Skip to Main Content
Have library access? Log in through your library
Little Slaves of the Harp

Little Slaves of the Harp: Italian Child Street Musicians in Nineteenth-Century Paris, London, and New York

Copyright Date: 1992
Pages: 240
  • Cite this Item
  • Book Info
    Little Slaves of the Harp
    Book Description:

    The padrone were often known to the families of the children or were from the same villages. While some were cruel exploiters who compelled obedience through terror and abuse - a view promoted by a few, well-publicized cases - the lot of most of these children was similar to that of child apprentices and helpers in other trades.

    eISBN: 978-0-7735-6326-1
    Subjects: Music

Table of Contents

  1. Front Matter
    (pp. i-iv)
  2. Table of Contents
    (pp. v-vi)
  3. Preface
    (pp. vii-viii)
  4. Maps
    (pp. ix-2)
  5. Introduction
    (pp. 3-16)

    In 1870 a nine-year-old boy named Giuseppe was awakened one night by a man who took him with eight other children from his town, Calvello, in the region of Basilicata, on a long trek to the port of Naples. Giuseppe and the boys immediately learned to call the man “padrone” and to obey his instructions. From Naples the master and his troupe set sail for New York. Their address in that burgeoning metropolis was 45 Crosby Street, which, as it turned out, was the most notorious “child den” in the city. After spending his first night with his companions sleeping...

  6. CHAPTER ONE Emigration and the Street Music Trade
    (pp. 17-41)

    Italian child street musicians appeared in London and Paris after the Congress of Vienna in 1815. The Napoleonic Wars had ended and the tenuous peace created by the new balance of power assured travellers a degree of safe passage on the roads of Europe just as the post-war economic depression gave them the incentive to leave their homes. The children were not sent to their destinations by boat, wagon, or train, at least not until later in the century. Rather, their masters led them on foot from small towns and villages in the Duchy of Parma and from the district...

  7. CHAPTER TWO “Les Petits llaliens” in Paris
    (pp. 42-75)

    Mountebanks, charlatans, diviners, marionettists, animal exhibitors, jugglers, and musicians of all kinds had worked on the streets of Paris since the Middle Ages. In the mid-eighteenth century, public posters announced young dancers from Holland and England at the quatrième traverse, or the artificial flowers that turned into fruit at the head of the rue de la Chaudronnerie, or an “academy” of monkeys and dogs trained by a Venetian named Myoli on the rue de Paris.¹ The numbers and visibility of these entertainers are documented by the many laws that regulated them and their performances from the time of the Revolution....

  8. [Illustrations]
    (pp. None)
  9. CHAPTER THREE “The Organ Boys” in London
    (pp. 76-110)

    The young boys from Parma made their first appearance in London soon after the end of the Napoleonic Wars. In March 1820 theTimesreported that “the public have of late been exceedingly annoyed by the appearance of a number of Italian boys with monkeys and white mice wandering about the streets, exciting the compassion of the benevolent.” Apparently, two Italian men brought at least twenty children from towns near Parma to London on a fifteen-month contract for the express purpose of begging in the streets. Each boy was given a monkey, mouse, or squirrel, and at the end of...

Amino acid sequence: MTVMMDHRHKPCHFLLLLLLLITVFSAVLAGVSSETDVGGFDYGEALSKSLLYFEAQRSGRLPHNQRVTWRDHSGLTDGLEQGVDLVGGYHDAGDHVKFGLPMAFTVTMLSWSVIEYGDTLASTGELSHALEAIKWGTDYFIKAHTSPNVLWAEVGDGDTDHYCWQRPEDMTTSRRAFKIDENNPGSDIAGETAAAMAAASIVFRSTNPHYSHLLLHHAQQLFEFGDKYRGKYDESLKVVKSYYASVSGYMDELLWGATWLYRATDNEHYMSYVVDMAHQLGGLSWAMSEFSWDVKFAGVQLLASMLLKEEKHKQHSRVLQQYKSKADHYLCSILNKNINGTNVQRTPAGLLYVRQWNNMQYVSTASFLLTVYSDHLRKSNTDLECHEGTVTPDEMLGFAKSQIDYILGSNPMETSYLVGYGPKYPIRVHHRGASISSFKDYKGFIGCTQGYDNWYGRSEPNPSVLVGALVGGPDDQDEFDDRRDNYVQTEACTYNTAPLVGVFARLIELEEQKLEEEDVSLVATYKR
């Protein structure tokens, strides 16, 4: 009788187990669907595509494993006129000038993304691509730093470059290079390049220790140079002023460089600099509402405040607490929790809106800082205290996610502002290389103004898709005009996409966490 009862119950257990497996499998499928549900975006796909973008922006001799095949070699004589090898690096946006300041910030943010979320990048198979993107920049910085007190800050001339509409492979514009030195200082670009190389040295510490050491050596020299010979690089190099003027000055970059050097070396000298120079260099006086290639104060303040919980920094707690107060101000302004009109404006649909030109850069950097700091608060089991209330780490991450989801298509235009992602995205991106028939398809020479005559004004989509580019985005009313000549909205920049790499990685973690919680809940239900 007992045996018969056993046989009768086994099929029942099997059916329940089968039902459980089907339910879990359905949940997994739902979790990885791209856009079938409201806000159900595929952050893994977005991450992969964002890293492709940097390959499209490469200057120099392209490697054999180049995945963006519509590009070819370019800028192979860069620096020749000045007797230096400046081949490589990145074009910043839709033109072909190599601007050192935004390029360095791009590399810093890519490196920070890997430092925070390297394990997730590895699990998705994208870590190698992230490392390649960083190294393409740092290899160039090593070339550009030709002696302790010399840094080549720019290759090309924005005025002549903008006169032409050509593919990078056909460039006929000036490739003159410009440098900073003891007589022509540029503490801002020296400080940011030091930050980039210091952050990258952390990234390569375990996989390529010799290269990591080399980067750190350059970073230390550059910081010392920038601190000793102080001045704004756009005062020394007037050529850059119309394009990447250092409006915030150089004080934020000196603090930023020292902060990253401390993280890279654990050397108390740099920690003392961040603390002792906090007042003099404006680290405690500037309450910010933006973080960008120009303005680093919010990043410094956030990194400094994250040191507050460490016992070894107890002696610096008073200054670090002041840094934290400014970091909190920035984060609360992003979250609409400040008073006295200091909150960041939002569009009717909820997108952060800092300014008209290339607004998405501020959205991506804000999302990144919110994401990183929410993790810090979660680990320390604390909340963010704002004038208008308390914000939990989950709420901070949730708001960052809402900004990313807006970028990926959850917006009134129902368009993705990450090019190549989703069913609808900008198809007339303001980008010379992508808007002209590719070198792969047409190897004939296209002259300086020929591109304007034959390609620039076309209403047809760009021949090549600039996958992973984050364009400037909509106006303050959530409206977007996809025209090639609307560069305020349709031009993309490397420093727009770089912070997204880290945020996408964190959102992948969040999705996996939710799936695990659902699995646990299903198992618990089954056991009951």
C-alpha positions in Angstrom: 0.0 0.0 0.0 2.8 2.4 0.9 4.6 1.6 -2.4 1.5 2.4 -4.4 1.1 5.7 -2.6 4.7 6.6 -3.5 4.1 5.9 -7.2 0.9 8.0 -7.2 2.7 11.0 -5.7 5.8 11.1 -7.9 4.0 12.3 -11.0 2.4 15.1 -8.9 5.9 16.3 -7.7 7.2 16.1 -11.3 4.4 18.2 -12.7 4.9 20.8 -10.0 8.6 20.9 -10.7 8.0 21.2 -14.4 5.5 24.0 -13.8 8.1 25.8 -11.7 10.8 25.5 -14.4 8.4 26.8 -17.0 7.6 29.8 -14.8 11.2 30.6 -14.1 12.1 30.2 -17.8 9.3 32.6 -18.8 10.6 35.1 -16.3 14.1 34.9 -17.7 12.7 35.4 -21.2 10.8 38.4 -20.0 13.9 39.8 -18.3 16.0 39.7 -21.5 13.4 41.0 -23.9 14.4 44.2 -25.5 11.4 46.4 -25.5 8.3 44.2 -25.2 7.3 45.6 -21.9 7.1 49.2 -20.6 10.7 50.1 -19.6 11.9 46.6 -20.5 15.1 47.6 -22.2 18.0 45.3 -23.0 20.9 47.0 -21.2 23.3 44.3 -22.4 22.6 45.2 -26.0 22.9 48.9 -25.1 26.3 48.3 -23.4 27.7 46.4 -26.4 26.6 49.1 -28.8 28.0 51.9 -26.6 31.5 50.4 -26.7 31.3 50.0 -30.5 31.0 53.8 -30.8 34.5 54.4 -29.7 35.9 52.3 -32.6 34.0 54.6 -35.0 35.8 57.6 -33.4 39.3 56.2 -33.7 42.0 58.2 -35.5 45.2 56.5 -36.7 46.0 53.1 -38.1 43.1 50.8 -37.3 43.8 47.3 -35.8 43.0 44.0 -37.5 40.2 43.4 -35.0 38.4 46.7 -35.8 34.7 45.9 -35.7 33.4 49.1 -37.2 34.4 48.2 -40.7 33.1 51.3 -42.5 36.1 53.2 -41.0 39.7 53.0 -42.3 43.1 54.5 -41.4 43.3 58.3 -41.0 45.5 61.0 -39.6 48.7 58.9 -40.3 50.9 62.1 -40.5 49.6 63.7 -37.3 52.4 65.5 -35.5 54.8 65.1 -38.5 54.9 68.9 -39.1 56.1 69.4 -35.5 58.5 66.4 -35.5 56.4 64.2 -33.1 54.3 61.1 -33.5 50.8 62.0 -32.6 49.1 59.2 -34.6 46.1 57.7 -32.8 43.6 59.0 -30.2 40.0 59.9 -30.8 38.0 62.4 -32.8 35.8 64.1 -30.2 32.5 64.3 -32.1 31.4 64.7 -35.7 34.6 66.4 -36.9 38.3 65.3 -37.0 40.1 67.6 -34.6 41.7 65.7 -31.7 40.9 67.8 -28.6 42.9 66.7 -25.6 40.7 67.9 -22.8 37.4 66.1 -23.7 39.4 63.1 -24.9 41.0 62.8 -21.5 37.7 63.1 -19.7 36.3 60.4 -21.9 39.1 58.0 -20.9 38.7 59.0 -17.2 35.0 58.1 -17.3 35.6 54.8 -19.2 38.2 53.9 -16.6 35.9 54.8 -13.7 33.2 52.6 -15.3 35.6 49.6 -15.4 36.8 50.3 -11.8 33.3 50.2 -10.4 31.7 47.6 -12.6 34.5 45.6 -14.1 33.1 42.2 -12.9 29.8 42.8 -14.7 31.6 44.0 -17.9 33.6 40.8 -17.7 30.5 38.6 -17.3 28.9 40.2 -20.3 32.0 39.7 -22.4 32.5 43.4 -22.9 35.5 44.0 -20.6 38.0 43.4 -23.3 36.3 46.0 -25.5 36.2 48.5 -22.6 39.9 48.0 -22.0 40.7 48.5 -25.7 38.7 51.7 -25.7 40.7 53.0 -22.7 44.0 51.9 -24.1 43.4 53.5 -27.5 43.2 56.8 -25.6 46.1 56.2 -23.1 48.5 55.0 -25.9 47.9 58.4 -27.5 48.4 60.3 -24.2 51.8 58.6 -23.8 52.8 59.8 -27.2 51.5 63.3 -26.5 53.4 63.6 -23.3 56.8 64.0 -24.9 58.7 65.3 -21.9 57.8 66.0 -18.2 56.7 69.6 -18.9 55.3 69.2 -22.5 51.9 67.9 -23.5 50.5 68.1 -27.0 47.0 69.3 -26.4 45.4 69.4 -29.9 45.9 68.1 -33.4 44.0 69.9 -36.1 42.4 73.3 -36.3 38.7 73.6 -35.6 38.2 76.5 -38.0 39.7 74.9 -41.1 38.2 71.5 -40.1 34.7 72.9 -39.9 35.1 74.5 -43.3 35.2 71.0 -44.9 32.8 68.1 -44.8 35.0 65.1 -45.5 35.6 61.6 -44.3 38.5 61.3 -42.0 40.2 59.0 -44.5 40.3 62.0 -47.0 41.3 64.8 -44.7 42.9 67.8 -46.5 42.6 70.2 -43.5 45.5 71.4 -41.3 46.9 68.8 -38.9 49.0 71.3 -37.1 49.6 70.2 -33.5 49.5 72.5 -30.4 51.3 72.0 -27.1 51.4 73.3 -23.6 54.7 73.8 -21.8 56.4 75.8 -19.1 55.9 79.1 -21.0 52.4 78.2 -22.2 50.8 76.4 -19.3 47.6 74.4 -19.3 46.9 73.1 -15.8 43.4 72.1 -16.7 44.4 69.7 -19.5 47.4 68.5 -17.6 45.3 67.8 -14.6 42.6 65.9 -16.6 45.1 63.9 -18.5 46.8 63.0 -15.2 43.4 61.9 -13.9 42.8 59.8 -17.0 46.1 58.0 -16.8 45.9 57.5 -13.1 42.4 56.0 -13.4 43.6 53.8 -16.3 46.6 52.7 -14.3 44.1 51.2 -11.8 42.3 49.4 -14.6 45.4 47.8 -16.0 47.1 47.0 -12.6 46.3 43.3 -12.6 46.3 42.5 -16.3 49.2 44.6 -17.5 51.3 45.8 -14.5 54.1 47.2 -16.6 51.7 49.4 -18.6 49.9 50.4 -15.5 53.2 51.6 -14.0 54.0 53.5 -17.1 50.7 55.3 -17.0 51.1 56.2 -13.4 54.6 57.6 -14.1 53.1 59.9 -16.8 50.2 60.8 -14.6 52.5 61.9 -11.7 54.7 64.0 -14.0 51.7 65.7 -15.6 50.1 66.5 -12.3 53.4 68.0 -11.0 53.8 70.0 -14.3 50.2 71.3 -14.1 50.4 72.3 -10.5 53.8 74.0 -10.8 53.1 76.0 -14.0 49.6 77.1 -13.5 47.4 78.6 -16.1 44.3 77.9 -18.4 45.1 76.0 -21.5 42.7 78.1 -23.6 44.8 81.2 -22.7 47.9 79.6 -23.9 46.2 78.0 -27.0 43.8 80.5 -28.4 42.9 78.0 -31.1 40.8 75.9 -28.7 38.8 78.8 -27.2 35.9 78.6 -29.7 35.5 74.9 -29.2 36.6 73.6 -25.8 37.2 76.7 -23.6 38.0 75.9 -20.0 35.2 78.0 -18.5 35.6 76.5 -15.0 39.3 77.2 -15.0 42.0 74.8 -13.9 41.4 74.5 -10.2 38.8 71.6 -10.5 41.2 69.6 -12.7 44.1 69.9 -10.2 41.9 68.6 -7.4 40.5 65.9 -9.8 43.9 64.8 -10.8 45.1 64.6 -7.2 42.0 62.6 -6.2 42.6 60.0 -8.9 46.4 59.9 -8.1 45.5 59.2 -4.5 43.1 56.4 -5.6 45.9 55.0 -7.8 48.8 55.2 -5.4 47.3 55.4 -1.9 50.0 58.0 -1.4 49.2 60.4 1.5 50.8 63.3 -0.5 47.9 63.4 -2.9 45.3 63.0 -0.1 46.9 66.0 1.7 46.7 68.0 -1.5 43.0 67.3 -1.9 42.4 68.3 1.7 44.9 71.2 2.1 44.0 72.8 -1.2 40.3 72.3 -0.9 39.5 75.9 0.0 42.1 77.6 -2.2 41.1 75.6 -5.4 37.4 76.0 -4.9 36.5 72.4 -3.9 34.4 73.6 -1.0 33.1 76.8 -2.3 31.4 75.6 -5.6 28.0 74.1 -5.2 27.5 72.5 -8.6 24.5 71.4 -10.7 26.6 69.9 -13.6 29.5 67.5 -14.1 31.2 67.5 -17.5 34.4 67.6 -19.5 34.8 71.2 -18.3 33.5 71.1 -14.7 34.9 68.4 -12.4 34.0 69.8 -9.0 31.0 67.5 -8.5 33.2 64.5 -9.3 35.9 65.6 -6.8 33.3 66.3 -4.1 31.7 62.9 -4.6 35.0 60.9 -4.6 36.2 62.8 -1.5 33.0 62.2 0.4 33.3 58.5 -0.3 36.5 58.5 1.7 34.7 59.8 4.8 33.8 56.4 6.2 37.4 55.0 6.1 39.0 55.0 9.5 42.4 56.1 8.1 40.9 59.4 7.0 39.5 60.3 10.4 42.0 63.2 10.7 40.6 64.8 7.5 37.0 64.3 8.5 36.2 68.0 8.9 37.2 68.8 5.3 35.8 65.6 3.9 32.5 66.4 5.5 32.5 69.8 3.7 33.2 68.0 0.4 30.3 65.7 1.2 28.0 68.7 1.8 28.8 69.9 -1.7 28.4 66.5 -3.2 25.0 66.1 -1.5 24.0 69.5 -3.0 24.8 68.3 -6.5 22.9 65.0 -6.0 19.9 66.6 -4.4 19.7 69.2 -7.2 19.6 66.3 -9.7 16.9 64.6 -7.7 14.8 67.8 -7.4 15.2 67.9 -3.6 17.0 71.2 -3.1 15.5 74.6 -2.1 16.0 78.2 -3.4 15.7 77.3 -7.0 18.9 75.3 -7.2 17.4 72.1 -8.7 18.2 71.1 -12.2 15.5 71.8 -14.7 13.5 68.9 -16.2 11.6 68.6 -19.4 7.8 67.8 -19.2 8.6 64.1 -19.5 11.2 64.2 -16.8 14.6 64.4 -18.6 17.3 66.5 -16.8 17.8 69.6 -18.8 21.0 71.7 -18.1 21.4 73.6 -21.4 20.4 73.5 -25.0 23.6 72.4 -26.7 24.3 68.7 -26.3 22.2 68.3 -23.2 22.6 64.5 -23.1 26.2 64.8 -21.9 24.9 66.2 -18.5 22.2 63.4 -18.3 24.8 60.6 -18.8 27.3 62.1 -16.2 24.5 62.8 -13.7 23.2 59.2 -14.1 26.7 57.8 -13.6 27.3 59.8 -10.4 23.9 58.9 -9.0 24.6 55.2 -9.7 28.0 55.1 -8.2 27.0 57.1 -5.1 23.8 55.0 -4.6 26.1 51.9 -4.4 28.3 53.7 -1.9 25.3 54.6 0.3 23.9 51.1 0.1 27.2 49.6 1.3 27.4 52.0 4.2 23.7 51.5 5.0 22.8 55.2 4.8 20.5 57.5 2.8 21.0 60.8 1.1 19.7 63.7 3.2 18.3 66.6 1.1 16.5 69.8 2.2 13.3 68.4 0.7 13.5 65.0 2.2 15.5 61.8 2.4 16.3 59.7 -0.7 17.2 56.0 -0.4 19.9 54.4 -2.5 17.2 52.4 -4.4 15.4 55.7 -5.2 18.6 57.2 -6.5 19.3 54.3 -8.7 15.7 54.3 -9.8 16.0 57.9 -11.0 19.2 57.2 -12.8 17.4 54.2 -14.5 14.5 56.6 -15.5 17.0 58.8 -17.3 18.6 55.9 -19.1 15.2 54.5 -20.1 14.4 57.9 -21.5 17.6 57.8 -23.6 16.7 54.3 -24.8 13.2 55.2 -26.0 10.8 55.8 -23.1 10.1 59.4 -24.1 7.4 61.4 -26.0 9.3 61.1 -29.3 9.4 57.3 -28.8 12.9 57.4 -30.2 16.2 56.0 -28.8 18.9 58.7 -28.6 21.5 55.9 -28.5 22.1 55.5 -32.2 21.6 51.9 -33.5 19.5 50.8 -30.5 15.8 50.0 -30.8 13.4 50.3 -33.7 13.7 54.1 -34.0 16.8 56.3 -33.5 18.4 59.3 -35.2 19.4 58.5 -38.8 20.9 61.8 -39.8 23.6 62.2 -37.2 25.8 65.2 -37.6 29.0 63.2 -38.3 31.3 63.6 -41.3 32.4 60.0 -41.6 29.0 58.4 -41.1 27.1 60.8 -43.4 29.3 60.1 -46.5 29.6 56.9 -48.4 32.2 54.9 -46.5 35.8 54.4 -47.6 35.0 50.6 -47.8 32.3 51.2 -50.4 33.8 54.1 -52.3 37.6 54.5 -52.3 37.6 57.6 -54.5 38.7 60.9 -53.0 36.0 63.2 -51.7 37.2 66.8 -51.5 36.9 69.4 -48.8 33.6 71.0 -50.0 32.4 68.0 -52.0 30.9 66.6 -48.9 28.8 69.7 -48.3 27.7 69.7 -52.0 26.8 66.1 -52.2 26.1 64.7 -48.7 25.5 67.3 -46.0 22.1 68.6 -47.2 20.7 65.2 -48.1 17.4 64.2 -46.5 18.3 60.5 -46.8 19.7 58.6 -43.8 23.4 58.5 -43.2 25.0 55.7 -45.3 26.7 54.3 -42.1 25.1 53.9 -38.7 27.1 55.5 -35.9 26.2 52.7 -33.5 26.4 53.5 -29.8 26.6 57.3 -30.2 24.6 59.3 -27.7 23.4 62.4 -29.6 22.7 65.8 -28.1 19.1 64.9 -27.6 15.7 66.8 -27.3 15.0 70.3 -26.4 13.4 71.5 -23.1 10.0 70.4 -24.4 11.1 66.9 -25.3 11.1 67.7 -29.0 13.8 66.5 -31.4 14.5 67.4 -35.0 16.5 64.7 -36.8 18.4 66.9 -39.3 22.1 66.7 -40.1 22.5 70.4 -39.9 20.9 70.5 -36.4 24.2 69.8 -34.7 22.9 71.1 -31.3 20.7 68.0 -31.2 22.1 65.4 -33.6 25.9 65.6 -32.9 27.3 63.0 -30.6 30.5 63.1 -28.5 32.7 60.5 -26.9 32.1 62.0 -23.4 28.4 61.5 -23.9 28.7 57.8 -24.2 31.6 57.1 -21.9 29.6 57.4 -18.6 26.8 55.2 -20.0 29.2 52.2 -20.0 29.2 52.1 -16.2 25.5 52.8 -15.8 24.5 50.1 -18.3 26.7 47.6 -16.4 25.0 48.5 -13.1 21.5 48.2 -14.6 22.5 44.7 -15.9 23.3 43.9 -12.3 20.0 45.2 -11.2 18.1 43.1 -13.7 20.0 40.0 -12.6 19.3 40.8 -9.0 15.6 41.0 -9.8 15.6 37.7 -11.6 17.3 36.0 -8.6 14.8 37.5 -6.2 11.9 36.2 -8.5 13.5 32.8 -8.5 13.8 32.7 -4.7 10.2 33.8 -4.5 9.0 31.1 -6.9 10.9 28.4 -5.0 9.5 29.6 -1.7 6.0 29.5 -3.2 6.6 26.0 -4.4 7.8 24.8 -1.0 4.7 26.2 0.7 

10. [Illustrations]
    (pp. None)
  11. CHAPTER FOUR “The Little Slaves” in New York
    (pp. 111-143)

    Child street musicians had been travelling to New York well before young Joseph, whom we met in the introduction to this volume, was discovered in Central Park. Some may have lived in the city in the early part of the nineteenth century, but not much was made of their presence until the 1840s. New York began to emerge as the centre of commerce and trade in the United States in the late eighteenth century; when the Italian organ-grinders reached North America, it was only natural that the city should also become the centre of the child musician trade. As in...

  12. CHAPTER FIVE Italian Legislation 1868–1873
    (pp. 144-163)

    During the 1860s and 1870s Italian statesmen, bureaucrats, and diplomats were concerned with the plight of the street children. In 1868 a parliamentary commission investigated the trade (tratta) and drew up a bill sponsored by two ministries to prohibit the use of children in itinerant occupations. Over the next five years the bill was debated and modified in both houses of the Italian Parliament until it was finally passed. It seems odd that a few thousand children should have commanded the attention of so many officials at all levels of government, especially when they had other important concerns. The Ministry...

  13. CHAPTER SIX Conclusion
    (pp. 164-171)

    The Italian child street musicians had largely disappeared from the streets of Europe and the Americas by the late 1880s. Their departure, like their arrival, was a product of the dialogue between the urban and the rural. Reformers in New York, London, Paris, and Rome responded to their presence with legislation to ban them from the streets. The street musicians, their masters, and their families responded to the social and economic climate in each city by directing the migration of the children to other trades or commerce or other towns, or simply by returning home. Adult street musicians also retreated...

  14. APPENDIX A Sample Contracts between a Padrone and a Parent
    (pp. 172-174)
  15. APPENDIX B The Italian Law to Prohibit the Employment of Children in Itinerant Trades, 21 December 1873, no.1733(series 11)
    (pp. 175-178)
  16. Notes
    (pp. 179-196)
  17. Bibliography
    (pp. 197-205)
  18. Index
    (pp. 206-208)